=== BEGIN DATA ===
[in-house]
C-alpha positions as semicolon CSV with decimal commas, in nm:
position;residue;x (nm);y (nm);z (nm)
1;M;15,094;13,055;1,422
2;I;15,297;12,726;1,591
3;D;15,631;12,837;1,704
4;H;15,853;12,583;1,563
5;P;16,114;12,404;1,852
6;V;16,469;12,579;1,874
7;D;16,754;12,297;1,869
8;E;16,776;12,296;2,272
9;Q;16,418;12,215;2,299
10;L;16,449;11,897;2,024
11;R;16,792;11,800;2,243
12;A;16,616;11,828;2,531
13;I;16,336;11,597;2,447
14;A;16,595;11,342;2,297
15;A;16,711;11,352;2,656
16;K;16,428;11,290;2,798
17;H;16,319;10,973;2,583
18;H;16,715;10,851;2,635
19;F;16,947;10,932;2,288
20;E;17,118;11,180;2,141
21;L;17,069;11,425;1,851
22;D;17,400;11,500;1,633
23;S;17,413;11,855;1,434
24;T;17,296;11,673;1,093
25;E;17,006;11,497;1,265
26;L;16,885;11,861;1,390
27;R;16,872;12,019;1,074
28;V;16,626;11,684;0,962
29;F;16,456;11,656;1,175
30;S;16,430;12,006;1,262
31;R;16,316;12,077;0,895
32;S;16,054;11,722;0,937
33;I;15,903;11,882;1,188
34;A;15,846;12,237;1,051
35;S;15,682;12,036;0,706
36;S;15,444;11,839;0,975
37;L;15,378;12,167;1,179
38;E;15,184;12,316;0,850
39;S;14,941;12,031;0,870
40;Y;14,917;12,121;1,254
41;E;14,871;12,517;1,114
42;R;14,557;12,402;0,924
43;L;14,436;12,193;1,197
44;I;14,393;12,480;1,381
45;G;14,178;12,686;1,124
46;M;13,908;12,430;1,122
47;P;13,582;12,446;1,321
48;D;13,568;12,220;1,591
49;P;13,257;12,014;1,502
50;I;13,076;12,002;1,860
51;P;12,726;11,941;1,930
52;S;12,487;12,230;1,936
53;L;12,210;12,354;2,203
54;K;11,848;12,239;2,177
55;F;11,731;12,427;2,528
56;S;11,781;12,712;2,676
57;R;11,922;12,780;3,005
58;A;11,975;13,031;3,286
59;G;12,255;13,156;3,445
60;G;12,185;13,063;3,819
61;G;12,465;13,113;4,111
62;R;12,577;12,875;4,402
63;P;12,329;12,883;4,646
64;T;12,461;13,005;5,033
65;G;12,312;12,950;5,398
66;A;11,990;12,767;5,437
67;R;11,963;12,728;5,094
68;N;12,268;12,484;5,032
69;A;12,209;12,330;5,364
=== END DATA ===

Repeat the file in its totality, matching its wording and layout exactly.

[in-house]
C-alpha positions as semicolon CSV with decimal commas, in nm:
position;residue;x (nm);y (nm);z (nm)
1;M;15,094;13,055;1,422
2;I;15,297;12,726;1,591
3;D;15,631;12,837;1,704
4;H;15,853;12,583;1,563
5;P;16,114;12,404;1,852
6;V;16,469;12,579;1,874
7;D;16,754;12,297;1,869
8;E;16,776;12,296;2,272
9;Q;16,418;12,215;2,299
10;L;16,449;11,897;2,024
11;R;16,792;11,800;2,243
12;A;16,616;11,828;2,531
13;I;16,336;11,597;2,447
14;A;16,595;11,342;2,297
15;A;16,711;11,352;2,656
16;K;16,428;11,290;2,798
17;H;16,319;10,973;2,583
18;H;16,715;10,851;2,635
19;F;16,947;10,932;2,288
20;E;17,118;11,180;2,141
21;L;17,069;11,425;1,851
22;D;17,400;11,500;1,633
23;S;17,413;11,855;1,434
24;T;17,296;11,673;1,093
25;E;17,006;11,497;1,265
26;L;16,885;11,861;1,390
27;R;16,872;12,019;1,074
28;V;16,626;11,684;0,962
29;F;16,456;11,656;1,175
30;S;16,430;12,006;1,262
31;R;16,316;12,077;0,895
32;S;16,054;11,722;0,937
33;I;15,903;11,882;1,188
34;A;15,846;12,237;1,051
35;S;15,682;12,036;0,706
36;S;15,444;11,839;0,975
37;L;15,378;12,167;1,179
38;E;15,184;12,316;0,850
39;S;14,941;12,031;0,870
40;Y;14,917;12,121;1,254
41;E;14,871;12,517;1,114
42;R;14,557;12,402;0,924
43;L;14,436;12,193;1,197
44;I;14,393;12,480;1,381
45;G;14,178;12,686;1,124
46;M;13,908;12,430;1,122
47;P;13,582;12,446;1,321
48;D;13,568;12,220;1,591
49;P;13,257;12,014;1,502
50;I;13,076;12,002;1,860
51;P;12,726;11,941;1,930
52;S;12,487;12,230;1,936
53;L;12,210;12,354;2,203
54;K;11,848;12,239;2,177
55;F;11,731;12,427;2,528
56;S;11,781;12,712;2,676
57;R;11,922;12,780;3,005
58;A;11,975;13,031;3,286
59;G;12,255;13,156;3,445
60;G;12,185;13,063;3,819
61;G;12,465;13,113;4,111
62;R;12,577;12,875;4,402
63;P;12,329;12,883;4,646
64;T;12,461;13,005;5,033
65;G;12,312;12,950;5,398
66;A;11,990;12,767;5,437
67;R;11,963;12,728;5,094
68;N;12,268;12,484;5,032
69;A;12,209;12,330;5,364